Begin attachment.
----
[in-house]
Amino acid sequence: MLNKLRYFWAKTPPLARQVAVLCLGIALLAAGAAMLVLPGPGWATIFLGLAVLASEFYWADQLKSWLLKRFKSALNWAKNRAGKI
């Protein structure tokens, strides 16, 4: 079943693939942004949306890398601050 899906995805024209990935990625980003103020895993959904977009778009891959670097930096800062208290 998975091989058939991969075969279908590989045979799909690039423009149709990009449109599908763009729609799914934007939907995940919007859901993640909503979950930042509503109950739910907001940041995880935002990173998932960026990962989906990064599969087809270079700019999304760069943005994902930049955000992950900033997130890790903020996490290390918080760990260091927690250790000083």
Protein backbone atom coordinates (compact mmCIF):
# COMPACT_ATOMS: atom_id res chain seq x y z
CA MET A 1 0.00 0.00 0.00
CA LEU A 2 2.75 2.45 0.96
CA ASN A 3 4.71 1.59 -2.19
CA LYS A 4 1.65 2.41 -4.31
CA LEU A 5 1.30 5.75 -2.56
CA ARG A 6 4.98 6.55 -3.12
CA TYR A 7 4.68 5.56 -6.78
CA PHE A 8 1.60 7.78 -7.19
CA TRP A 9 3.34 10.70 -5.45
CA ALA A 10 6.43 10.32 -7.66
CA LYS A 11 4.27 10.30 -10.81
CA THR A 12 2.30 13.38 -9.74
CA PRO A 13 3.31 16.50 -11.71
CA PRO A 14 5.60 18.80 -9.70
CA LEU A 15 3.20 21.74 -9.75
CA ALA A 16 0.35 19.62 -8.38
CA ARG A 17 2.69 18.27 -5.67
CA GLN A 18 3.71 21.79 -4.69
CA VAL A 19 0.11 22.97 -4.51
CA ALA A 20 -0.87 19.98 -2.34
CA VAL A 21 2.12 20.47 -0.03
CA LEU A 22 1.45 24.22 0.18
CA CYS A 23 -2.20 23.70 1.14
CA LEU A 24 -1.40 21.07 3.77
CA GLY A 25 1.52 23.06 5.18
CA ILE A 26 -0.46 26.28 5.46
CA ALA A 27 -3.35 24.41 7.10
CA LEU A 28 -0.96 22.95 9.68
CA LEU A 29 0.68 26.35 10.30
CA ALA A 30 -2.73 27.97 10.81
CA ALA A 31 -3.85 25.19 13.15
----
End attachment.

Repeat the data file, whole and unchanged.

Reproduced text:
[in-house]
Amino acid sequence: MLNKLRYFWAKTPPLARQVAVLCLGIALLAAGAAMLVLPGPGWATIFLGLAVLASEFYWADQLKSWLLKRFKSALNWAKNRAGKI
């Protein structure tokens, strides 16, 4: 079943693939942004949306890398601050 899906995805024209990935990625980003103020895993959904977009778009891959670097930096800062208290 998975091989058939991969075969279908590989045979799909690039423009149709990009449109599908763009729609799914934007939907995940919007859901993640909503979950930042509503109950739910907001940041995880935002990173998932960026990962989906990064599969087809270079700019999304760069943005994902930049955000992950900033997130890790903020996490290390918080760990260091927690250790000083």
Protein backbone atom coordinates (compact mmCIF):
# COMPACT_ATOMS: atom_id res chain seq x y z
CA MET A 1 0.00 0.00 0.00
CA LEU A 2 2.75 2.45 0.96
CA ASN A 3 4.71 1.59 -2.19
CA LYS A 4 1.65 2.41 -4.31
CA LEU A 5 1.30 5.75 -2.56
CA ARG A 6 4.98 6.55 -3.12
CA TYR A 7 4.68 5.56 -6.78
CA PHE A 8 1.60 7.78 -7.19
CA TRP A 9 3.34 10.70 -5.45
CA ALA A 10 6.43 10.32 -7.66
CA LYS A 11 4.27 10.30 -10.81
CA THR A 12 2.30 13.38 -9.74
CA PRO A 13 3.31 16.50 -11.71
CA PRO A 14 5.60 18.80 -9.70
CA LEU A 15 3.20 21.74 -9.75
CA ALA A 16 0.35 19.62 -8.38
CA ARG A 17 2.69 18.27 -5.67
CA GLN A 18 3.71 21.79 -4.69
CA VAL A 19 0.11 22.97 -4.51
CA ALA A 20 -0.87 19.98 -2.34
CA VAL A 21 2.12 20.47 -0.03
CA LEU A 22 1.45 24.22 0.18
CA CYS A 23 -2.20 23.70 1.14
CA LEU A 24 -1.40 21.07 3.77
CA GLY A 25 1.52 23.06 5.18
CA ILE A 26 -0.46 26.28 5.46
CA ALA A 27 -3.35 24.41 7.10
CA LEU A 28 -0.96 22.95 9.68
CA LEU A 29 0.68 26.35 10.30
CA ALA A 30 -2.73 27.97 10.81
CA ALA A 31 -3.85 25.19 13.15